Repair Help

What is the difference between MFD vs. MF vs. μF?

Short answer- none. Some manufacturers use MFD (micro farad) and some use μF symbol. The farad is unit of Capacitance. Usually the Air Conditioner capacitors range between 5 and 80 μF.

What is the difference between 370 VAC vs 440 VAC Capacitors?

When a capacitor is rated 440 volts it will work for both 370 and 440-volt application. The 440V cap is not more powerful. It is just build better. Therefore, it can withstand voltage up to 440 volts. It is as extension cord rated for 600V-it can be used for 240 or 125 volts. All of PowerWell capacitors are 370/440 VAC. The 440 volt capacitors are more expensive to manufacture, as they have a ticker walls and better insulation that is the reason some small A/C systems will come with 370 VAC one. The 440 capacitor will last longer too, as it is build better. Another example is a cooking pan that is rated for 440 Degrees, when is used to cook lasagna of 370 degrees.

40+5 vs 5+40 capacitor.

Some manufacturers (Lennox etc.) enter the dual run capacitor specs with the fan capacitor first and then the compressor value. Most of the manufacturers use the “XX+X” type where XX is the capacitance for the compressor and X is capacitance of the fan motor.

What is the difference between ±3% vs ±5% vs ±6% vs ±10% in capacitor?

 That value is the same if you buy a bag of one lb. rice. It can be ±6% of the weight. The standard in USA is ±6%.

50Hz vs 60Hz vs 50/60Hz

        The Hz (hertz) in the AC voltage is the number of cycles of current changes directions per second. Where 1 Hz is equal to 1 cycle per second. In most of the Europe, Asia, Africa the 50Hz (fifty cycles per second) is used. In USA, Canada and most of the South America 60Hz (sixty cycles per second) is used.  The 50/60Hz means the product can be used in both Europe and USA. All of PowerWell capacitors are 50/60 HZ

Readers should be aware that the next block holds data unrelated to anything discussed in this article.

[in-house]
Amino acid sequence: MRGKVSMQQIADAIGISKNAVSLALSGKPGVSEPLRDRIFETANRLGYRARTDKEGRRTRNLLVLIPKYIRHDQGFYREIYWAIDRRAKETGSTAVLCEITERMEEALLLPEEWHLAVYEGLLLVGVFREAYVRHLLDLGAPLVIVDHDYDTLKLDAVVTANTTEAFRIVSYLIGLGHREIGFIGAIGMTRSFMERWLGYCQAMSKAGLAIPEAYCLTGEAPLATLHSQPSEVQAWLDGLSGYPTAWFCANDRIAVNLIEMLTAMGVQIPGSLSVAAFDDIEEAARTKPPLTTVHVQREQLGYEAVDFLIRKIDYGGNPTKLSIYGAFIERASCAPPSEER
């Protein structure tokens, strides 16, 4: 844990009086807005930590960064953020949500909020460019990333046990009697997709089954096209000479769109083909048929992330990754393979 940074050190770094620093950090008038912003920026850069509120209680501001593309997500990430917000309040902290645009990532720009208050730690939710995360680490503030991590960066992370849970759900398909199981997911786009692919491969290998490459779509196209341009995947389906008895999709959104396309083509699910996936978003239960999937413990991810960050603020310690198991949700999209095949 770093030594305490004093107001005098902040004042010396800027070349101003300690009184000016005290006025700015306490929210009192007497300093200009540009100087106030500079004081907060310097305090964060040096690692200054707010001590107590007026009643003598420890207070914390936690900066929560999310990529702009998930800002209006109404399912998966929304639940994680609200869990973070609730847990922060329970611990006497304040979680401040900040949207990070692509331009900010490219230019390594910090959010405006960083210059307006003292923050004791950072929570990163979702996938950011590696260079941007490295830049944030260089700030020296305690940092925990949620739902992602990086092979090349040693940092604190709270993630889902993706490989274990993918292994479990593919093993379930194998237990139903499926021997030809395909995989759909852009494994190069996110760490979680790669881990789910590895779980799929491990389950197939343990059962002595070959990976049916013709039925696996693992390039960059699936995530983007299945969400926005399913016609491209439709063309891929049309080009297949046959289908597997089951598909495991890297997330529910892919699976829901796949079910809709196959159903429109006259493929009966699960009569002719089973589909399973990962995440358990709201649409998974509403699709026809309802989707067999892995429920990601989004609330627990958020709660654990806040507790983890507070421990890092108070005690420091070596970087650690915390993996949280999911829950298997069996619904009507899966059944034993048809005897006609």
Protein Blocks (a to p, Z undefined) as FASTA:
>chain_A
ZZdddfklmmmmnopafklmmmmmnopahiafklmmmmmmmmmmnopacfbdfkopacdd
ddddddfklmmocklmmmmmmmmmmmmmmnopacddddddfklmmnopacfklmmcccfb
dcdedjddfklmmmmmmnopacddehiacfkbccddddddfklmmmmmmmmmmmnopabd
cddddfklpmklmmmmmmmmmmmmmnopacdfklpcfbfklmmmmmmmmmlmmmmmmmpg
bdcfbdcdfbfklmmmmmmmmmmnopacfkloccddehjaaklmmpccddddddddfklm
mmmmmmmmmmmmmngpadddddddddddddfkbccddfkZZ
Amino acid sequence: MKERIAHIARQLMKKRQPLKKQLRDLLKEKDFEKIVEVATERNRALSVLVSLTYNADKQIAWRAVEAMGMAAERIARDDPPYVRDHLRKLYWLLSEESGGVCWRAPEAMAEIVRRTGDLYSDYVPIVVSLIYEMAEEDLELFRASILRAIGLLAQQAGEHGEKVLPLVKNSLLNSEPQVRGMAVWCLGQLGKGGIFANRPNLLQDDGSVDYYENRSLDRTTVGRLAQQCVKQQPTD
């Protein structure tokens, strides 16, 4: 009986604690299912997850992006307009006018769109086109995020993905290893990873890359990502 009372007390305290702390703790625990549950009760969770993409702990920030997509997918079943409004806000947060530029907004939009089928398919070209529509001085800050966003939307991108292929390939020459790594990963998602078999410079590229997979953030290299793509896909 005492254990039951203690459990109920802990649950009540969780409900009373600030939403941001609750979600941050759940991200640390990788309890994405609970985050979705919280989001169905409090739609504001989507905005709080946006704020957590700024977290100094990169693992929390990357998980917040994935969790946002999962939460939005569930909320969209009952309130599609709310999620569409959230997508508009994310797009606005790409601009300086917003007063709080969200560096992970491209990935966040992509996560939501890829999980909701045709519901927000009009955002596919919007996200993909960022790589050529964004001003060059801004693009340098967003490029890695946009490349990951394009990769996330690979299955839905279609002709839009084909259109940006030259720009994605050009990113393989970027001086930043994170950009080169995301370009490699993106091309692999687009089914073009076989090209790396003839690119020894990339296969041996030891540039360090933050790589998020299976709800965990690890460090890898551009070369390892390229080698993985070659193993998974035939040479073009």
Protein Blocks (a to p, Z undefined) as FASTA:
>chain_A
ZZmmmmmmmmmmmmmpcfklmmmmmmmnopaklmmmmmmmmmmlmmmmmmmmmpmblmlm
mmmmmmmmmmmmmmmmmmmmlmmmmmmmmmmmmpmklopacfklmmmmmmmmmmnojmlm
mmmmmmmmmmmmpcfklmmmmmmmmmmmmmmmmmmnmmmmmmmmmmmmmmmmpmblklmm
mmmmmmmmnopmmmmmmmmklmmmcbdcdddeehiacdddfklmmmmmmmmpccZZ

CBB65 capacitor vs CBB65B capacitor

The CBB65 stand for a single capacitor and CBB65B stands for a dual capacitor

Run vs Start Capacitor

       Start capacitors are usually used only for a moment when the unit starts. The run capacitor helps to start the motor/compressor and also help that motor to run more efficiently. The start capacitor usually have a plastic shell, as they are not intended to run for prolong time. They have a relative high microfarad rating. The run capacitors comes in a metal shell and are filled with oil, to help dissipate the heat. The start capacitors fail mostly because the compressor doesn’t start as it should or the starting relay gets stuck closed for longer than it should. Before replacing the start capacitor, you should check the motor and the starting relay or the new capacitor might also be damaged. Most of the start capacitors have a resistor soldered across the terminals. This is done to prevent the arcing of the start relay contacts.

Repair Help

How to test a capacitor?

It the capacitor is visible bulged or terminals are burned the capacitor have to be replaced.

The only way to test a capacitor is using a Capacitance meter. The capacitor have to be discharged and disconnected from any wires.

If you try to use Ohmmeter that capacitor can to be “off” by 90% and still show general “OK” signs.

If the capacitor is plus or minus 10% of the labeled value have to be replaced.

How to properly discharge a capacitor.

The only way to properly discharge a capacitor is to use a resistor. You can use different value resistor. For example a 20K Ohm/5 Watt resistor works good

Why wires connected to capacitor are burned?

There can be two reasons:

  • The wire terminal’s was not crimped to the correct specs and was not tight enough. The connections was only in limited spots and the current that was passing through that spots was too high, causing that connection to get too hot and burn.
  • The compressor have too high amperage draw.
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